Transportation, the industry that deals with the movement of commodities and passengers from one place to another, has gone through several studies, researches, trials, and refinements to reach where it is now. One of the major milestones in the history of transportation was the steamboat in the year 1787. Prior to this, people relied on animal-drawn carts for their commute. Thereafter, major breakthroughs that led to the growth of the transportation industry were the invention of bicycles (early 19th century), motor cars (in the 1890s), trains (19th century), and aircrafts (1903). Today, the transportation sector has evolved to a level where vehicles can navigate and move without any human assistance.
Articles about technology and the future of transportation rarely used to get far without mentioning jetpacks: a staple of science fiction from the 1920s onwards, the jetpack became a reality in the 1960s in the shape of devices such as the Bell Rocket Belt. But despite many similar efforts, the skies over our cities remain stubbornly free of jetpack-toting commuters. For a novel form of transport to make a material difference to our lives, several key requirements must be satisfied. Obviously the new technology must work safely, and operate within an appropriate regulatory framework. But public acceptance and solid business models are also vital if a new idea is to move from R&D lab to testbed to early adoption, and eventually into mainstream usage.
Articles about technology and the future of transportation rarely used to get far without mentioning jet-packs: a staple of science fiction from the 1920s onwards, the jet pack became a reality in the 1960s in the shape of devices such as the Bell Rocket Belt. But despite many similar efforts, the skies over our cities remain stubbornly free of jet-pack-toting commuters.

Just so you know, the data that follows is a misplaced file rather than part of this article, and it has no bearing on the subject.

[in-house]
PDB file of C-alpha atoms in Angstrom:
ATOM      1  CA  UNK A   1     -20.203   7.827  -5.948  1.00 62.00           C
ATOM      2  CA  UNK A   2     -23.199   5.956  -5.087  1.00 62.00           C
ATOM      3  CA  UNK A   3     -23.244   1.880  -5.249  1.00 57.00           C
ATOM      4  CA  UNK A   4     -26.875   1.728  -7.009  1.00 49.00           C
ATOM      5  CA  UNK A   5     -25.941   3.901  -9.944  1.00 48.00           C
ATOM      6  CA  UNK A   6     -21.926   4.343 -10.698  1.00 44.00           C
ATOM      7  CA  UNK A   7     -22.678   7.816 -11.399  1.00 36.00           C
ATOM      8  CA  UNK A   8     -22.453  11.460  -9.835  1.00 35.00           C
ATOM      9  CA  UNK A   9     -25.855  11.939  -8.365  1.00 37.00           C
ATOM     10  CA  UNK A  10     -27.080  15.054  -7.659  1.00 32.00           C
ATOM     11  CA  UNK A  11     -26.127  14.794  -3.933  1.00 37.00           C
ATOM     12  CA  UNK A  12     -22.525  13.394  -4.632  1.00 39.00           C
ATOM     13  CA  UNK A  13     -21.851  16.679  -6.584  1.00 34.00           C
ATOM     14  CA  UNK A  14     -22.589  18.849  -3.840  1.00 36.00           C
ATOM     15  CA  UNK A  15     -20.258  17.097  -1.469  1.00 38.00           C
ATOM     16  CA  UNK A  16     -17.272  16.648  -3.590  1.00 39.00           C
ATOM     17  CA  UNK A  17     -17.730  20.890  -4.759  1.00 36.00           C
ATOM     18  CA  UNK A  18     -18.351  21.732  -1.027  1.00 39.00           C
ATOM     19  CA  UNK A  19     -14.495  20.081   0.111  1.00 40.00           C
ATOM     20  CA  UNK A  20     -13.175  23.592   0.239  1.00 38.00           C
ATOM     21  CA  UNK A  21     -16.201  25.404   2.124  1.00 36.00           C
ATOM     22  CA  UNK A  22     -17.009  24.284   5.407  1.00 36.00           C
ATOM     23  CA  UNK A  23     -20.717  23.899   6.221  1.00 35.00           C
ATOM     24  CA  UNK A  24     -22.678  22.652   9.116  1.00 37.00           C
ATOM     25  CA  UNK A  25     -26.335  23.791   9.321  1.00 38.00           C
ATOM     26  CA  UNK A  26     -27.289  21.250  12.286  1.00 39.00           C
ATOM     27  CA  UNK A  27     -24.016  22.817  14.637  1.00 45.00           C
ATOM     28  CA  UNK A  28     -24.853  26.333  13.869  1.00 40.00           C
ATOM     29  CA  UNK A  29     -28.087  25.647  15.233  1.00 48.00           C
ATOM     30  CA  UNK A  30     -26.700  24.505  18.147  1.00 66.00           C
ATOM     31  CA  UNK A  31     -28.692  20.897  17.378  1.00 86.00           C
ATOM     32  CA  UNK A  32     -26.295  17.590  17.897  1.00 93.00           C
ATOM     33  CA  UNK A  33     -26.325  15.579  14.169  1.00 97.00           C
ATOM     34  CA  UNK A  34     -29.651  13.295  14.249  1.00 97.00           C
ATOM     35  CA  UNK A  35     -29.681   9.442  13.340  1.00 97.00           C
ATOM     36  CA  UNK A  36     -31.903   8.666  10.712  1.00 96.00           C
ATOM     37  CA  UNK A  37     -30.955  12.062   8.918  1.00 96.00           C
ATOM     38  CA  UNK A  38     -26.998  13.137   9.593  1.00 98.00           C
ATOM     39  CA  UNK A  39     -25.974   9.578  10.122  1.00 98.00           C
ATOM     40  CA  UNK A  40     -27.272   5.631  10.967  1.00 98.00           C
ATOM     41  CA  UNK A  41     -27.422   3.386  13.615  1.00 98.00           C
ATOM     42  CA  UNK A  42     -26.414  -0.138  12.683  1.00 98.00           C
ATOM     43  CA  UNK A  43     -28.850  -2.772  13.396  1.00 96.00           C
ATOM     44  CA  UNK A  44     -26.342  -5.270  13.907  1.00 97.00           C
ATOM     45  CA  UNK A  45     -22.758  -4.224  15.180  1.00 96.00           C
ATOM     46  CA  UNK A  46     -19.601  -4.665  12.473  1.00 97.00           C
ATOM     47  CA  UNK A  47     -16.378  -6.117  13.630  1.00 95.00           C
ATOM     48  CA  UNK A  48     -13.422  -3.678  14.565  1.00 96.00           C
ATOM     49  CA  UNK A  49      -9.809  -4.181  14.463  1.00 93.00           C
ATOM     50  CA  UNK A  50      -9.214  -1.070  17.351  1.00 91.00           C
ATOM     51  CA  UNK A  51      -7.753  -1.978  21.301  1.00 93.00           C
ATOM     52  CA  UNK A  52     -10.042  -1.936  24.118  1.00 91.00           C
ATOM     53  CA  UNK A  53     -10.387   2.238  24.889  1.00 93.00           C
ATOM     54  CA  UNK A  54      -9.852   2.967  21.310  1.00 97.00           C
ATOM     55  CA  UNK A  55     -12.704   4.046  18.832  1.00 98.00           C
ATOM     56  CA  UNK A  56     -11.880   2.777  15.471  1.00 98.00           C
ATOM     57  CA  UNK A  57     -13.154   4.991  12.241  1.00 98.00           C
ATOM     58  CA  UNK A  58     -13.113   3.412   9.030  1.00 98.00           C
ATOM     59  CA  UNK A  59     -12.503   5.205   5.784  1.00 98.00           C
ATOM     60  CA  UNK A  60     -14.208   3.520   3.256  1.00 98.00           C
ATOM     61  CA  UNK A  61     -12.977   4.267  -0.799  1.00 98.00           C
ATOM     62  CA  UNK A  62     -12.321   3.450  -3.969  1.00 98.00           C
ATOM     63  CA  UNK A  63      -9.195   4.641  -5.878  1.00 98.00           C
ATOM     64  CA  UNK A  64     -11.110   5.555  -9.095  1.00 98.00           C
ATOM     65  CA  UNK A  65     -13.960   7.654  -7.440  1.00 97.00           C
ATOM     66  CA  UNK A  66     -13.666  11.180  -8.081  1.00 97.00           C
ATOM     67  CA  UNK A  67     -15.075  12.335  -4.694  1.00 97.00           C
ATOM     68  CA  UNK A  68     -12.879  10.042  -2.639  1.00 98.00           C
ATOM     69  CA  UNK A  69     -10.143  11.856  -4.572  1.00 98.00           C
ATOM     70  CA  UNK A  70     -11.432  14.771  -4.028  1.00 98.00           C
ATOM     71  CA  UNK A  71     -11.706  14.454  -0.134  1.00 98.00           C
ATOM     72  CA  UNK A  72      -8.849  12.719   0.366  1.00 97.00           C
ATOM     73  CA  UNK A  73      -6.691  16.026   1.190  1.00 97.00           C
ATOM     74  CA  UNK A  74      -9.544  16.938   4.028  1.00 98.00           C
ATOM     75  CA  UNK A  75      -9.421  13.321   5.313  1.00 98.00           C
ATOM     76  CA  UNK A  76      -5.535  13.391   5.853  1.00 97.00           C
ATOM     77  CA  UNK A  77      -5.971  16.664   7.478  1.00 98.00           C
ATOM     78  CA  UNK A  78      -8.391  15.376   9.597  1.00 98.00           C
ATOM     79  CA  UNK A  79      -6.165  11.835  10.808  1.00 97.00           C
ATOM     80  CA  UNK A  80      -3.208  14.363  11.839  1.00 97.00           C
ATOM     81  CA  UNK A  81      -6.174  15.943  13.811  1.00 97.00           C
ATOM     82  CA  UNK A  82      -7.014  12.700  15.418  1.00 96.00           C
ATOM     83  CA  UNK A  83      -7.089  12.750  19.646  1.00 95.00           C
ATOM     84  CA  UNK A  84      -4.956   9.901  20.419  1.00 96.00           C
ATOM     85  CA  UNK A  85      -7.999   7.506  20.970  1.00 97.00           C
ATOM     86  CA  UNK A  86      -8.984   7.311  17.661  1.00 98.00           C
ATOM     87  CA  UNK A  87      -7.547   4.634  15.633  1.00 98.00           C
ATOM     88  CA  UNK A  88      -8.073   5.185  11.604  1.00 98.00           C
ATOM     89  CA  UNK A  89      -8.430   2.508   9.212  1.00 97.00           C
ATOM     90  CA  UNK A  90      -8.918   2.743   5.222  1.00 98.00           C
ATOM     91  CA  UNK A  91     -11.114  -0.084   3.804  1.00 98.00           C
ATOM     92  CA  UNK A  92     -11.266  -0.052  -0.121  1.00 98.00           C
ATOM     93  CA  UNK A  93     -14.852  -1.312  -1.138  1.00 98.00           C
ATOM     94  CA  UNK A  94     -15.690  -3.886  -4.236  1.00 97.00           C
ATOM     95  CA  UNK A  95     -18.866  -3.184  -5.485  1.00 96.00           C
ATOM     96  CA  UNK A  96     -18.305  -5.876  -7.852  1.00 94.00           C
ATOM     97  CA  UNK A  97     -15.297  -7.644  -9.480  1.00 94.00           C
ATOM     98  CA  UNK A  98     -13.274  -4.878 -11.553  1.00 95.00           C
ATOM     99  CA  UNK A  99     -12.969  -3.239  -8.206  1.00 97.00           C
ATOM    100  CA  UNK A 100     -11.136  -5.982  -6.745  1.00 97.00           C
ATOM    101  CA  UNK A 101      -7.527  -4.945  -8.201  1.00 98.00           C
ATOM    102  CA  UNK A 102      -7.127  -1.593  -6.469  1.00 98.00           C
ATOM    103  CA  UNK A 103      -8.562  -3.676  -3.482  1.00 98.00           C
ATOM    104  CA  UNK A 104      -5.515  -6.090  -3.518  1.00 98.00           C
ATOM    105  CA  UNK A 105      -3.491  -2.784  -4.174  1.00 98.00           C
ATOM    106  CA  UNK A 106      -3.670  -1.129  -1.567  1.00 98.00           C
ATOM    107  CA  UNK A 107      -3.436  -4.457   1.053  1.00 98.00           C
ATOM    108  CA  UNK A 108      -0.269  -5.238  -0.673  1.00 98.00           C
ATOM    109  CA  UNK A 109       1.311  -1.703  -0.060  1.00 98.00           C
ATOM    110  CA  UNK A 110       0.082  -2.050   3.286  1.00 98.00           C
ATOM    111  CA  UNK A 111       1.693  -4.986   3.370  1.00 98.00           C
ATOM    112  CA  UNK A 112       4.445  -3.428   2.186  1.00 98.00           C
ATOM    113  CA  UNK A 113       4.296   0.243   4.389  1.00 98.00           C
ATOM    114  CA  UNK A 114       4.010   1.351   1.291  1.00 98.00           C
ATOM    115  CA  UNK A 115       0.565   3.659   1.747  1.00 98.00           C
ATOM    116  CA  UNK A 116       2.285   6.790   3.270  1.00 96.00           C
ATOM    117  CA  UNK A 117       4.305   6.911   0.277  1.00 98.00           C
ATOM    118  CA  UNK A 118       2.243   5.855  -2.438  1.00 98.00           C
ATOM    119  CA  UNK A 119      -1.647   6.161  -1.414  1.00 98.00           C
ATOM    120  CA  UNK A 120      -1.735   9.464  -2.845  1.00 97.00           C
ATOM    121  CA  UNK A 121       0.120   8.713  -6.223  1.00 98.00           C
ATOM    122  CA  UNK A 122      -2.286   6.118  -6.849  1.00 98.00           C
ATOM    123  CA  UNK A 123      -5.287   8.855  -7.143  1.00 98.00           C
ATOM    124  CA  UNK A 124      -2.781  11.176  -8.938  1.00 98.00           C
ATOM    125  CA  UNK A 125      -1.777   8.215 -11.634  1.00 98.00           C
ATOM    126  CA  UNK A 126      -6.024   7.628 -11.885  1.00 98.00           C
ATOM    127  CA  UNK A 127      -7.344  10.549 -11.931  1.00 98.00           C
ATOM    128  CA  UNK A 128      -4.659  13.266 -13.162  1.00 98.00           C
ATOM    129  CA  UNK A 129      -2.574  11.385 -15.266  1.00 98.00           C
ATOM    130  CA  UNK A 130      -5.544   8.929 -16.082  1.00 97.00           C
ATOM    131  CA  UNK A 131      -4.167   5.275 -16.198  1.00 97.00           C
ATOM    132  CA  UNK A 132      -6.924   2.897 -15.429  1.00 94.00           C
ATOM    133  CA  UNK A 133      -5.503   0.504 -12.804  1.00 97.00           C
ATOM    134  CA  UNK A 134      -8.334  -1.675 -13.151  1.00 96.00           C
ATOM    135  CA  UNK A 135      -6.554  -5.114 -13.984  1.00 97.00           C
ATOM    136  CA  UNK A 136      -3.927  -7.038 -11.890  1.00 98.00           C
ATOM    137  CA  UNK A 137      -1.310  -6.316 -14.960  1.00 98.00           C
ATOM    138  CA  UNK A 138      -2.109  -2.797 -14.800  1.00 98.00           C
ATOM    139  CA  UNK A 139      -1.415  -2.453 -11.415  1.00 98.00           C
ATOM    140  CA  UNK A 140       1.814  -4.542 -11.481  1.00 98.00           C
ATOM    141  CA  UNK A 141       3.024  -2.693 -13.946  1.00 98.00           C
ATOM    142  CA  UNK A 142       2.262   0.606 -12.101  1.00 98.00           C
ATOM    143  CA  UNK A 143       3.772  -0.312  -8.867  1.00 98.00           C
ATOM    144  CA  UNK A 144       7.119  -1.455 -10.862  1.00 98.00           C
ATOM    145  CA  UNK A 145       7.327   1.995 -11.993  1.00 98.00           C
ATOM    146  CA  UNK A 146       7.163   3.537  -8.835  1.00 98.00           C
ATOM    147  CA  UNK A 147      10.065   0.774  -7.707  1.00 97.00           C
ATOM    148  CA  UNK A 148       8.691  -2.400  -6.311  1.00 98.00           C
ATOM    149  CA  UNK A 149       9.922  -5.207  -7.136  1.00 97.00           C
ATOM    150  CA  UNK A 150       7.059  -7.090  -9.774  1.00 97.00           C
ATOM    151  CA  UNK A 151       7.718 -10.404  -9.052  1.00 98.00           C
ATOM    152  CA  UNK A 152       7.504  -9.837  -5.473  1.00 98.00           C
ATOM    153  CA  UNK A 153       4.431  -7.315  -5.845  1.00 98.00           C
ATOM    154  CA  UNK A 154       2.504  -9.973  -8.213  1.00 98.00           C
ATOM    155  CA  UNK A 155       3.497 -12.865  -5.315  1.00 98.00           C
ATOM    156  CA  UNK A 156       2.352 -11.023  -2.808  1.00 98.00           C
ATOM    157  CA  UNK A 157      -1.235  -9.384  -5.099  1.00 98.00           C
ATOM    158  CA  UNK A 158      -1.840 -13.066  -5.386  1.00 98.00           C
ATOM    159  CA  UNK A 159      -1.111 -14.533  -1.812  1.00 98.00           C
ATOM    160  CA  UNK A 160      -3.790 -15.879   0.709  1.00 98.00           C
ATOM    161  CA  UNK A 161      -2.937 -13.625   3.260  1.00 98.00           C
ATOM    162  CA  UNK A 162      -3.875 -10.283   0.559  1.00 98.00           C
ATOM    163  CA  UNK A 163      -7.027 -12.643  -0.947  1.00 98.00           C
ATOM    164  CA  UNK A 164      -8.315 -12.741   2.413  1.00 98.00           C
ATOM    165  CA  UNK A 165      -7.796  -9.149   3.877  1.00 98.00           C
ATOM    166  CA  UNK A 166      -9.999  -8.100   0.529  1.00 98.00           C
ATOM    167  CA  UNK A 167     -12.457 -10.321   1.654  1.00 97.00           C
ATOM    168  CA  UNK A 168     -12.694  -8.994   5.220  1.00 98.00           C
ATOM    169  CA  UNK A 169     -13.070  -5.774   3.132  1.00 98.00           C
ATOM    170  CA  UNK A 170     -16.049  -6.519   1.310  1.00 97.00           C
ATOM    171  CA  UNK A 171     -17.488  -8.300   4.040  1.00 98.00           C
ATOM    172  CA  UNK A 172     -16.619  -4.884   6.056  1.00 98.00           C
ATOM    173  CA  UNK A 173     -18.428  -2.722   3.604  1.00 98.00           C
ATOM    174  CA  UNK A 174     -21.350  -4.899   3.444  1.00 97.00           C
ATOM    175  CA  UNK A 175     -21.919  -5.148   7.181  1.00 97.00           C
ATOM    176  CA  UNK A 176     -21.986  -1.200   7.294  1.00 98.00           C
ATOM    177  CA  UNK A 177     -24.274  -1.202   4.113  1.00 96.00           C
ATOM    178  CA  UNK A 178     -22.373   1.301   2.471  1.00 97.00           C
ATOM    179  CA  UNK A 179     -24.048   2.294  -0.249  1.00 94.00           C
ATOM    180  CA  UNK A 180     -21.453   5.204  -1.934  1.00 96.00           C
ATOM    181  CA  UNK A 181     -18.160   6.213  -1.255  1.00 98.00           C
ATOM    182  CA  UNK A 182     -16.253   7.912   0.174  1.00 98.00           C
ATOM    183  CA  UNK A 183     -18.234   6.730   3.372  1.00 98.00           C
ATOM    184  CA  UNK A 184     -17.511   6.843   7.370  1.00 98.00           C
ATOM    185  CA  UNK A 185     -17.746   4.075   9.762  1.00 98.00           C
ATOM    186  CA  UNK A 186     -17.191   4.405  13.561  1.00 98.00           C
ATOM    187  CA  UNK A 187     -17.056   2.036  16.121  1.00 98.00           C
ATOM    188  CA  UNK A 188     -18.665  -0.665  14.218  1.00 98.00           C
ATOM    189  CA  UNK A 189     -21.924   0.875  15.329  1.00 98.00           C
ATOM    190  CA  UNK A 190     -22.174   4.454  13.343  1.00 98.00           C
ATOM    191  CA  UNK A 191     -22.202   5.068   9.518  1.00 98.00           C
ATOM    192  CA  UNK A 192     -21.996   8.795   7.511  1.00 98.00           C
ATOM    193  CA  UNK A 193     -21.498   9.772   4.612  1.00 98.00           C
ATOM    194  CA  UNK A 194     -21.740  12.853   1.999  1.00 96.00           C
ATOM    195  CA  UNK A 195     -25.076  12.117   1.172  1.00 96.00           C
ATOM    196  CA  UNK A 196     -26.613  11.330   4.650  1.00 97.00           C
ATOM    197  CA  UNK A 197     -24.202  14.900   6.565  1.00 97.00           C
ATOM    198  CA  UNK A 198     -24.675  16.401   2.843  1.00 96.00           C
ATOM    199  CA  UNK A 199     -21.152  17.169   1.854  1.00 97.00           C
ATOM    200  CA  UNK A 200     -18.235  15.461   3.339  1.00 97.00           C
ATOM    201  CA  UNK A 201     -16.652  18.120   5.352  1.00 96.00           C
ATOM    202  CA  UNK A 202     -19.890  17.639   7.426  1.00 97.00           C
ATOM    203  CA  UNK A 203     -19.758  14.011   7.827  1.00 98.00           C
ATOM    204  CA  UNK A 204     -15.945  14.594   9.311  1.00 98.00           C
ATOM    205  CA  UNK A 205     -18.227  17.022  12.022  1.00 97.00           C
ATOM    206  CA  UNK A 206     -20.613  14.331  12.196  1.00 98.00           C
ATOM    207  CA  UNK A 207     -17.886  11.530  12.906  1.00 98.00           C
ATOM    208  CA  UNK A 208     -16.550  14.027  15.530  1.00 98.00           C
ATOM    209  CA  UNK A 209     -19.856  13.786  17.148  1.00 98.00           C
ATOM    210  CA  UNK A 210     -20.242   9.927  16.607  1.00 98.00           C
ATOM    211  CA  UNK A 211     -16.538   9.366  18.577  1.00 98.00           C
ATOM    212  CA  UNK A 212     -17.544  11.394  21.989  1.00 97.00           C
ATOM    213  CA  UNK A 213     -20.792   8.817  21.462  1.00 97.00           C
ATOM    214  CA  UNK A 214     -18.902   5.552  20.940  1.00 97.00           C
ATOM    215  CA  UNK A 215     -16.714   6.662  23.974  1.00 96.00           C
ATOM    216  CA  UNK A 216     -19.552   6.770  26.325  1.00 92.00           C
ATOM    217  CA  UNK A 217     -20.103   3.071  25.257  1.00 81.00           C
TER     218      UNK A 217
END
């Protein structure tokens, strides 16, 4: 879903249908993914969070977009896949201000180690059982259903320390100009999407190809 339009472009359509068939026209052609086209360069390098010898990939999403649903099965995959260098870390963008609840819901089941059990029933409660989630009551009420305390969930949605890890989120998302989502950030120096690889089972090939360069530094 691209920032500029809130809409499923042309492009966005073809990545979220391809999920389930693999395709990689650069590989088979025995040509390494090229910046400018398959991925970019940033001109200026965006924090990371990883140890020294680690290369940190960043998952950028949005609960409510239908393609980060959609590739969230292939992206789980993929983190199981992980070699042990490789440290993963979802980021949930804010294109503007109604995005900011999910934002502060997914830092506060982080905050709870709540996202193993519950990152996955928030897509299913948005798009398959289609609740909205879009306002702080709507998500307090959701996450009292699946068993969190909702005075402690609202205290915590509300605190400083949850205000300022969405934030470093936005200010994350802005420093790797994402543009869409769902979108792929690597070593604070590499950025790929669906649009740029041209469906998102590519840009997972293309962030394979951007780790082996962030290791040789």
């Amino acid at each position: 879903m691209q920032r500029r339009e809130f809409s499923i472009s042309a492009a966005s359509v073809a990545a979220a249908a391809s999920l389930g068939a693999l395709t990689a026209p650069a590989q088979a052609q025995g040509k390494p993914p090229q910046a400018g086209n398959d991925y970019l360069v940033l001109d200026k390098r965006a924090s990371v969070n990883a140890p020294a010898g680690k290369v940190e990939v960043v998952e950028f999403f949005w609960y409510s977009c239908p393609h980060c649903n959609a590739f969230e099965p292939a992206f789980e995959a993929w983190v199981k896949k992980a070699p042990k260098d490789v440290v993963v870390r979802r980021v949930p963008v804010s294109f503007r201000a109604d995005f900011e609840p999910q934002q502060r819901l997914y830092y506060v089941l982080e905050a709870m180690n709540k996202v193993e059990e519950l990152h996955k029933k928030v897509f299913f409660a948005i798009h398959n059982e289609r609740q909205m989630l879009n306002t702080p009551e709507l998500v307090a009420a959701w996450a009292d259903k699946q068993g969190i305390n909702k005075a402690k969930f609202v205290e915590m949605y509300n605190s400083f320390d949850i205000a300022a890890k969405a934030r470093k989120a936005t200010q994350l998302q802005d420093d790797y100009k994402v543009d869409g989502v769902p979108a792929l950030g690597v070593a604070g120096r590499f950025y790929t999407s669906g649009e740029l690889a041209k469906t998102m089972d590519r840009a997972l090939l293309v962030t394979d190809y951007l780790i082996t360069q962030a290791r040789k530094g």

The NEXT Future Transportation module is a far cry from the sleek visions of self-driving cars designed by Tesla or Mercedes. With an average cruising speed of 20 kilometers per hour, the electric pods are unlikely to set pulses racing. But perhaps the most crucial distinction is that this self-driving vehicle is passenger ready. Following trials in 2018, several NEXT units are expected to be in action at the Expo 2020 site in Dubai, providing short-distance rides for some of the estimated 25 million visitors attending the six-month world fair. The Ruler of Dubai, Sheikh Mohammed bin Rashid Al Maktoum, has set the demanding target of having 25% of journeys in the city to be made through driverless transport by 2030 -- going beyond the existing driverless metro and monorail systems.